Thoughts on construction law from Christopher G. Hill, Virginia construction lawyer, LEED AP, mediator, and member of the Virginia Legal Elite in Construction Law

Belt & Suspenders: The Preferred Style for Your Construction Contract

new MDB bio picGuest Post Friday is back with a vengeance as we welcome back Melissa Dewey Brumback. Melissa is a partner at Ragsdale Liggett in Raleigh, North Carolina. The bulk of her practice is representing architects and engineers, helping them to avoid litigation and representing them whenever litigation is filed. She writes a blog on risk avoidance and other legal issues for construction professionals at

Belt & Suspenders. It is a fashion faux pas, but in the world of construction law, it is always in style. That is, you should embrace the concept of having everything spelled out in your construction documents—the more details and repetitions, the better, so long as you are being clear and consistent.

Here’s an example from a hotel I stayed in recently, providing the hours of their breakfast buffet. Notice anything a little funny? Even though the hours are the same, 7 days a week, they have listed them separately for weekdays and weekends. Is there *any* doubt what time breakfast ends? Nope, not at all.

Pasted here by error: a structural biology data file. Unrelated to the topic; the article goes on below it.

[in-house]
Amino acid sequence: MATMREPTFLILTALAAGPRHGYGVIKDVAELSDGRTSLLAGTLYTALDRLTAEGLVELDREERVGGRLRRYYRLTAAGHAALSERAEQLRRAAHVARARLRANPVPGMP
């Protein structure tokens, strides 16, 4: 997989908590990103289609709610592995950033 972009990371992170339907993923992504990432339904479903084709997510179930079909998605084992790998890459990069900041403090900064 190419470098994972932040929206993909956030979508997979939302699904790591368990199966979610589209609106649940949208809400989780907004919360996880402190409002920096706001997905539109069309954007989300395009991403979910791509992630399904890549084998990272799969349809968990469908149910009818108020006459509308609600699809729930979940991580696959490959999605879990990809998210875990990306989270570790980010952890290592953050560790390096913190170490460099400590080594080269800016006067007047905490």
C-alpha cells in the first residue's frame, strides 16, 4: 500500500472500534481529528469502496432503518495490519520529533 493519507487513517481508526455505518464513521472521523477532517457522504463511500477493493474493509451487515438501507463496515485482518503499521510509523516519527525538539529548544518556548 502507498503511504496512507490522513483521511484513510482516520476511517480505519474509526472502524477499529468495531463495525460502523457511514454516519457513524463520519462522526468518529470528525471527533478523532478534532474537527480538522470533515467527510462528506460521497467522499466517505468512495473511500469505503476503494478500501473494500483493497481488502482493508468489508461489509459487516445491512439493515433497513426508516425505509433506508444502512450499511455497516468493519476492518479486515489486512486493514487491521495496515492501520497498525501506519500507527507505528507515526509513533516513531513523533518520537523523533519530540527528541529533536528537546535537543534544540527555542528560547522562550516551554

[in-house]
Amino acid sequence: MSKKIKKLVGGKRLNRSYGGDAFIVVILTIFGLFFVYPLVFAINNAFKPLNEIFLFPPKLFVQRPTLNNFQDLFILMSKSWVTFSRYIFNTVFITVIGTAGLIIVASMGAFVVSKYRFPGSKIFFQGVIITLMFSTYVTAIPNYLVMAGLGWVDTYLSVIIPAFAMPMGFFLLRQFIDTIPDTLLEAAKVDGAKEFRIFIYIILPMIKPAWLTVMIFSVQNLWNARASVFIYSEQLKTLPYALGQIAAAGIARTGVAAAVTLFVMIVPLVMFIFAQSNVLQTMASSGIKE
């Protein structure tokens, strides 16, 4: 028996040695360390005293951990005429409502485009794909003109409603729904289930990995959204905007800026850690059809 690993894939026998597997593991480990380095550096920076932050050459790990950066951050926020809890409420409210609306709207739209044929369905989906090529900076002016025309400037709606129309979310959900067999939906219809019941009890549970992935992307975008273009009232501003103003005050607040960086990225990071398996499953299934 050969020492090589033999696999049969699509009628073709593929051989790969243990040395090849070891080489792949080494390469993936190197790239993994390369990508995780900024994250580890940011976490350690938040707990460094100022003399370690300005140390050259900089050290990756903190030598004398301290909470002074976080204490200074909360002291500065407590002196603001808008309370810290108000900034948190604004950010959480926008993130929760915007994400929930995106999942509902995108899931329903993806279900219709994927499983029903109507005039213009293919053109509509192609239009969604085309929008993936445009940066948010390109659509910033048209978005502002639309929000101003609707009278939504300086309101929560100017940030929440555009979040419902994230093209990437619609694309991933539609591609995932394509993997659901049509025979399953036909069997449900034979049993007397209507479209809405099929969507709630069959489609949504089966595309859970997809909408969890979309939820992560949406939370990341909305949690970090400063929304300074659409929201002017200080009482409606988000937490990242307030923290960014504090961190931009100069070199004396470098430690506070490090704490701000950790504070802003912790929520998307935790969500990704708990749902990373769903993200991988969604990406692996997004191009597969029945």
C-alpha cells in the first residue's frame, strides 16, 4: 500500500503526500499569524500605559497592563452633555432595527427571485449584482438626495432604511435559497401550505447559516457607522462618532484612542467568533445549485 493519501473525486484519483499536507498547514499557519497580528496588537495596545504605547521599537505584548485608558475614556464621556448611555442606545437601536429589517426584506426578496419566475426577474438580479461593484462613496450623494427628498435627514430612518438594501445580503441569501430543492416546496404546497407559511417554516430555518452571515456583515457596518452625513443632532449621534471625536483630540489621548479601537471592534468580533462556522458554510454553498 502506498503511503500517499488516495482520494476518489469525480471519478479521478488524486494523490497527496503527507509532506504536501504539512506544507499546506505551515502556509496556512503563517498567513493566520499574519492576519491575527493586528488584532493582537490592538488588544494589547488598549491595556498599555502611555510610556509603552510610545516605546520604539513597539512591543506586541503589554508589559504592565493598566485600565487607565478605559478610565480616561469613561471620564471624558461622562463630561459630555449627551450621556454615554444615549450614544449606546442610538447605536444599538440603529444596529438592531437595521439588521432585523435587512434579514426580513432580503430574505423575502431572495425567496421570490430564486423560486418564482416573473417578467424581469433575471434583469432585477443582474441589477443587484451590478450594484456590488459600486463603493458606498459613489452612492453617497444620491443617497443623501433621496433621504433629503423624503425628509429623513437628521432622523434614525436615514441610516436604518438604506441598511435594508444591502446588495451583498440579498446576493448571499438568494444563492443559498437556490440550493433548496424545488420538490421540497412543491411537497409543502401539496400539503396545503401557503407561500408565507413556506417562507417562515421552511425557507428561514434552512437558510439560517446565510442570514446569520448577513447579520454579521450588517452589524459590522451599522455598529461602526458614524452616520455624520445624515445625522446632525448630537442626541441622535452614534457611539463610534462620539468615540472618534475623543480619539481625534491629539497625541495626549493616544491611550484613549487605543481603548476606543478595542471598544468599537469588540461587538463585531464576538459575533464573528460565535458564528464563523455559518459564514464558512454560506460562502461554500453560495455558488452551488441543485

MDB Breakfast Hours Photo

Sure, the sign seems a tad redundant. But it answers the unasked question about possibly different weekend hours for the buffet. And it prevents any confusion. A sign that simply said the hours were daily? Would find the desk clerk answering that yes, daily meant every single day. Sundays too. Over and over again.

Back to construction again. Do you clear up any possible points of confusion in your contracts, or do you “wing it” with contracts that you’ve used in the past? Do you bother to read through your entire project and consider areas that might create conflict later? If not, you should. Consider both your “Scope of Services” AND a separate “Excluded from Scope of Services” section to your contract. That way, you lessen the chance of confusion, disappointment, and litigation later on. Take some time to do this on all of your contracts to minimize your risk of being dragged into painful, expensive, and risky litigation.

Better yet, have your lawyer help you evaluate your contract for each project. Lawyers live for details, and we also have a pretty good idea of where things can, and often do, go wrong.

As always, Melissa and I welcome your comments below. Please subscribe to keep up with this and other Guest Post Fridays at Construction Law Musings.

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6 Responses to Belt & Suspenders: The Preferred Style for Your Construction Contract

  1. Great reminder to construct contracts to the specific project and include all pertinent information. I have seen many “boiler-plate” contracts in the past two years that have led to misinterpretation.

  2. Love it. the time to read the notice saved a lot of looking around for someone to ask a question that was right in front of your face, just like a project scope. Thank goodness that more architects and GCs are making them up and including them with the bid and contract documents.

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